The active receiver nodes' exact locations are unknown to the new sender node (only the cumulative interference can be measured) but in accordance with the invention, the locations of the receiver nodes can be simulated by assuming each receiver node is placed isotropically i.e. essentially randomly, at a location within a sphere around its respective sender node having a common radius Ro for all such nodes. The former (x,y,z) position used in equation (2.0) is thus can be approximated by means of a uniform spatial distribution within a sphere of radius Ro. Based on such information, the node seeking admission to establish a new link M, can construct an M×M matrix A=(Aij) such that Aij=Gr i s j /Gr i s i >0 for i≢j and Aij=0 for i=j. Using the approach of Grandhi et al. (1993) supra, and by carrying out simulations of the positions of the active receiver nodes with respect to their sender nodes, the incoming node n for the new link M can decide whether or not to admit itself to the existing network.

To this end, a QCPC simulation link gain matrix A is defined as:

A ij ( k ) = { G ^ r i s j ( k ) / G ^ r i s i ( k ) i j , i M G r M s j / G r M s M i = M 0 i = j

where k is sampling integer, where k≦N, and

G ^ r i s i ( k ) = S ^ r i s i [ ( x ^ r i ( k ) - x s i ) 2 + ( y ^ r i ( k ) - y s i ) 2 + ( z ^ r i ( k ) - z s i ) 2 ] υ / 2 ( 4.1 ) r i ( 4.1 )

such that the co-ordinates ({circumflex over (x)}r i (k), ŷr i (k), {circumflex over (z)}r i (k)) are randomly positioned within a sphere of radius Ro. For i≢j, i≢M we let ln Ŝij˜N(0, {circumflex over (σ)}2) where {circumflex over (σ)}˜U(4, 10).

The QCPC simulation link gain matrix can be used to predict the SIR and improve the decision making in call admission control. Without the prediction, a call would be first admitted and either it would continue to be served or denied at a later time after a waiting period. With the help of the SIR prediction, an admission decision can be made by the new node immediately upon arrival at the location of the network.

This will now be explained in more detail with reference to FIGS. 3 and 4 which respectively illustrate the processes run by the controller 7 shown in FIG. 2 and the steps performed in the call admission control process. In this example, the control admission control system is implemented by an algorithm run by the controller 7 of the node n5 that seeks admission to the network.

Referring to FIG. 3, the controller 7 runs a main control process 8, which controls implementation of a number of ancillary processes for use in the control admission routine. The ancillary processes include a receiver node monitoring process 9 that is responsive to data from the receiver 5 to develop location data corresponding to the locations of active receiver nodes. A receiver location data simulation process 10 simulates data corresponding to the locations of the receiver nodes using the location data and some assumptions discussed in more detail hereinafter. A link gain matrix 11 process constructs the QCPC simulation link gain matrix A of equation (4.2) using data from the processes 9, 10. A SIR process 12 computes the maximum achievable value of the SIR from the matrix developed by matrix process 11. The main process 8 compares the SIR values with a reference value to judge whether admittance of the node is feasible.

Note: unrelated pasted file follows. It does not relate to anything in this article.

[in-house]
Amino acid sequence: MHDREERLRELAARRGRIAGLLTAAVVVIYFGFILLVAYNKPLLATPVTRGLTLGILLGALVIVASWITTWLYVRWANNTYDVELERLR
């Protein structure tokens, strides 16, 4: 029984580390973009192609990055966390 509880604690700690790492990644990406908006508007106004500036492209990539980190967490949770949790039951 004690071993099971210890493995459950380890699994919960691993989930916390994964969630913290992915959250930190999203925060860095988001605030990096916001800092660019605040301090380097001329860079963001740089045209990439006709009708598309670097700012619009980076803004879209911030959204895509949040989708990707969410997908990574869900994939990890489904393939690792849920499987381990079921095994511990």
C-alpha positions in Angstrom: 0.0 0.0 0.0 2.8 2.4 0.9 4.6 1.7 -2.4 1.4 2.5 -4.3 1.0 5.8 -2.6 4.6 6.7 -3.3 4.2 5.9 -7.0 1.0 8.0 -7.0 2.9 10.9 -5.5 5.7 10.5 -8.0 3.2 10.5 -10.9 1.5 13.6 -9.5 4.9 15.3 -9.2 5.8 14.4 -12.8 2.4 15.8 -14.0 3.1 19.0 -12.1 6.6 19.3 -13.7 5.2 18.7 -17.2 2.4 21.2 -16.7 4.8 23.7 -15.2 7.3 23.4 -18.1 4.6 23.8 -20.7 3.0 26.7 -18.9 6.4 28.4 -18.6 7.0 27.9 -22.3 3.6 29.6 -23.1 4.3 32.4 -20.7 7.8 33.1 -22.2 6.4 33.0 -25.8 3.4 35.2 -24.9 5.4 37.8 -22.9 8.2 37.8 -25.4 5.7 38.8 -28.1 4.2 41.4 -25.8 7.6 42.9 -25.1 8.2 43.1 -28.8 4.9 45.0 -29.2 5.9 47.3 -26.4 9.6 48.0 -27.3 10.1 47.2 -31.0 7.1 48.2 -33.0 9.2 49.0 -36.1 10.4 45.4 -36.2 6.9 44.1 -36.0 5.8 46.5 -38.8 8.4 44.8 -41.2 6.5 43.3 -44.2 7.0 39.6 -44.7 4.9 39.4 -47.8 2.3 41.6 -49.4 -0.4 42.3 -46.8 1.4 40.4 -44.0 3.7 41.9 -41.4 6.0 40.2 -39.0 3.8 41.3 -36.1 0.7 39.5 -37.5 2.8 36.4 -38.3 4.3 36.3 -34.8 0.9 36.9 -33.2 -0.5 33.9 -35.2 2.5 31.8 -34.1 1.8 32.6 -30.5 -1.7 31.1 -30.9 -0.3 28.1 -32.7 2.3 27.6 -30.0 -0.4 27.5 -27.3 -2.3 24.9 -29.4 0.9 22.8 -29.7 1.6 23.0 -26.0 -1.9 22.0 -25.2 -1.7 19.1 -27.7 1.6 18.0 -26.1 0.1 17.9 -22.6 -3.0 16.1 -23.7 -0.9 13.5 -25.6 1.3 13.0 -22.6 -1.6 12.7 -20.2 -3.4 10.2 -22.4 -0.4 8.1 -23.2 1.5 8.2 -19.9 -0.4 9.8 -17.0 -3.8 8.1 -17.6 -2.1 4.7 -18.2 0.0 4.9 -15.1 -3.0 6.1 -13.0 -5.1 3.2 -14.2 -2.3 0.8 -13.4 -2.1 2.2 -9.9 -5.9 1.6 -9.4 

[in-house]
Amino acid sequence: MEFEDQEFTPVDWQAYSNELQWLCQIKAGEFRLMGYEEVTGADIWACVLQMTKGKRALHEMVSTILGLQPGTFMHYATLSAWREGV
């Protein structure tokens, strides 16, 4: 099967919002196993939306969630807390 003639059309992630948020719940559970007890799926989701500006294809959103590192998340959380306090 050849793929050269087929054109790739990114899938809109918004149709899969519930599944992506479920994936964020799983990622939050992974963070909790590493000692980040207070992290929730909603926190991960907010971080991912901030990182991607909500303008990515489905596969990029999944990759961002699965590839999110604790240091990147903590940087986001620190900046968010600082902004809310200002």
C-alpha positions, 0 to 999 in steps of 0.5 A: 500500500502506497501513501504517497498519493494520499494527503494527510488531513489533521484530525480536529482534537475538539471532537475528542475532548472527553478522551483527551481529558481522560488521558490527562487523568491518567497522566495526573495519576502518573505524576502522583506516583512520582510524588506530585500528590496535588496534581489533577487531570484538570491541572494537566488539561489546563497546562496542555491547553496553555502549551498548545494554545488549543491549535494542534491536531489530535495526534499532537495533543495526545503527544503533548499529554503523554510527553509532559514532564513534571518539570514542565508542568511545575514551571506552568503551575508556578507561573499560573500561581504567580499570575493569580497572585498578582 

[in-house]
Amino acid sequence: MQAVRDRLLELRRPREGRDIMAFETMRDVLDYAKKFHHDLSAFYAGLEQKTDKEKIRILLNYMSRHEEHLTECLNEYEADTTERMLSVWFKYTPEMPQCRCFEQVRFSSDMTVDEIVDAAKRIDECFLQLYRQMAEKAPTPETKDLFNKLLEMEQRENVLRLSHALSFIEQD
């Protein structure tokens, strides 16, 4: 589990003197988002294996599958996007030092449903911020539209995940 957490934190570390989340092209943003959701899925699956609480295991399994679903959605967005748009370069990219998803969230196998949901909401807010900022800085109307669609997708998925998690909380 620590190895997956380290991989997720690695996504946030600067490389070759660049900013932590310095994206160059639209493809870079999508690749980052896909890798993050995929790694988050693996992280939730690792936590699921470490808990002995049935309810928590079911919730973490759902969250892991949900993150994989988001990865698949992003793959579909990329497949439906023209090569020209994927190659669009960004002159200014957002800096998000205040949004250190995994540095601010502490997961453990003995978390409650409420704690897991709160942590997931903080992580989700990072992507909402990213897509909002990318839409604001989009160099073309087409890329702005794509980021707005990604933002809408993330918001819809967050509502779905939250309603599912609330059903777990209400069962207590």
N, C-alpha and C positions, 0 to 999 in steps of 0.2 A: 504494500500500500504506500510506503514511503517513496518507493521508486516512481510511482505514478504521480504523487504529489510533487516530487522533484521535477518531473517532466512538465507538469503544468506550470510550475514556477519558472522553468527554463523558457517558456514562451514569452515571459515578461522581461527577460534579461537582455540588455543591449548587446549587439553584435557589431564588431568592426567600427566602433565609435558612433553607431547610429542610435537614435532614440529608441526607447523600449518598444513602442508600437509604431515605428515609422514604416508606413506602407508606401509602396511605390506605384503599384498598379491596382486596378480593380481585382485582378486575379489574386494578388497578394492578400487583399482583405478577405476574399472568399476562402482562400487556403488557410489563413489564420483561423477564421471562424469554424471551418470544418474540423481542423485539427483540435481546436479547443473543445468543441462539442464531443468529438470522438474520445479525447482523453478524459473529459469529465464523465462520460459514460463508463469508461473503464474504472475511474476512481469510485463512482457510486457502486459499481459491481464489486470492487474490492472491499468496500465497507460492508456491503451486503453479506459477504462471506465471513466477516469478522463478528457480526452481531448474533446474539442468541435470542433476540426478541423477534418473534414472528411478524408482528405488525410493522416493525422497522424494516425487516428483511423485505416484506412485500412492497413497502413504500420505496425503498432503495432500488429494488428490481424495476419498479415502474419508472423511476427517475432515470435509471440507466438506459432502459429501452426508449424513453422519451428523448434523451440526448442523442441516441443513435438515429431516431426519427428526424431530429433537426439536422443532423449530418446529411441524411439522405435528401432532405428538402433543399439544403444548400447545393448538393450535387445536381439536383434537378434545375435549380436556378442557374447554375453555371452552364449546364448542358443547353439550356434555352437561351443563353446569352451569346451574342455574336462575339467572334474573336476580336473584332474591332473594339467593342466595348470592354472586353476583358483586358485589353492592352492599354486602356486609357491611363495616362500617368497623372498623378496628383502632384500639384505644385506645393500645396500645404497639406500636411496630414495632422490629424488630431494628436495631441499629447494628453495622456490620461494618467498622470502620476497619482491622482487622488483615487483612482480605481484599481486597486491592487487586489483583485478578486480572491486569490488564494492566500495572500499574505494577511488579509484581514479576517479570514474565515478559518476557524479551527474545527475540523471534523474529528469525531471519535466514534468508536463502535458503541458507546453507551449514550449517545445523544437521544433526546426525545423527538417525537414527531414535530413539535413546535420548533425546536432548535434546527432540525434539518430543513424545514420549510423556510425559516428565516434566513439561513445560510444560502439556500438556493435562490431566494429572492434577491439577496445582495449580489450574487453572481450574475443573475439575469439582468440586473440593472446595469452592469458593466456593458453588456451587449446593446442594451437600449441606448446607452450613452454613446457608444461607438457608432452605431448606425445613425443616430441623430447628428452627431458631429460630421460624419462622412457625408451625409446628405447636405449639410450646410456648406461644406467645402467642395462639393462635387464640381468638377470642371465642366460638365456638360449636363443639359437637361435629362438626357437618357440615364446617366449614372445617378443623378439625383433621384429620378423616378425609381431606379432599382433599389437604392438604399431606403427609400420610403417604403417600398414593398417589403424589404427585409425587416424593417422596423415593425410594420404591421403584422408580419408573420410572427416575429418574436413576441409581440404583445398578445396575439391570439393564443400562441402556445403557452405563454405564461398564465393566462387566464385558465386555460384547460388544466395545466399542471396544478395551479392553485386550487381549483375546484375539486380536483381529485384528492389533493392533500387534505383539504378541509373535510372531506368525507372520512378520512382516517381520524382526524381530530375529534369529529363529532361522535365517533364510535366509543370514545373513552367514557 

The admission procedure is illustrated in FIG. 4 and starts at step S.01. A SINR threshold γ, is defined for a new link M wishing to access the network (link m3 in this example).

At step S.01, the node n5 ascertains how many pairs of nodes are in operation within the network 1. To this end, the controller 7 of FIG. 2 drives the beam forming circuitry 4 to locate the direction and gain Gr M s j of transmissions coming from individual, active nodes n in the network. The resulting data is collected by the receiver 5 and fed to the controller 7. The locations of the M−1 transmitter nodes for the network are then calculated from this data by the controller 7.

At step S.03, the count parameter k is initialised.

Then, at step S.04 the positions of the M−1 receiver nodes are simulated. This is carried out by simulating the possible positions of the receiver nodes, using the random distribution assumption discussed above, namely that each receiver node is situated at a location within a sphere around its respective sender node having a common radius Ro. As explained below, this initial random distribution is tested for accuracy, and if necessary, is updated in successive attempts until a sufficiently accurate simulation is achieved.

At step S.05 a QCPC simulation link gain matrix A of dimension M×M is constructed using the data corresponding to the positions of the transmitter nodes and the simulated positions for the receiver nodes of the M−1 links, and also the location of the nodes for link M. The matrix A is constructed according to equation (4.1).

Then at step S.06, in order to reduce the error rate, and having the knowledge of the actual positions of the M−1 sender nodes, the controller 7 of the incoming node calculates the maximum achievable SIR value, ŷM−1 (k) of the existing feasible network of M−1 links using a reduced A matrix having dimension (M−1)×(M−1). This is carried out using the approach of Grandhi et al. (1993) supra.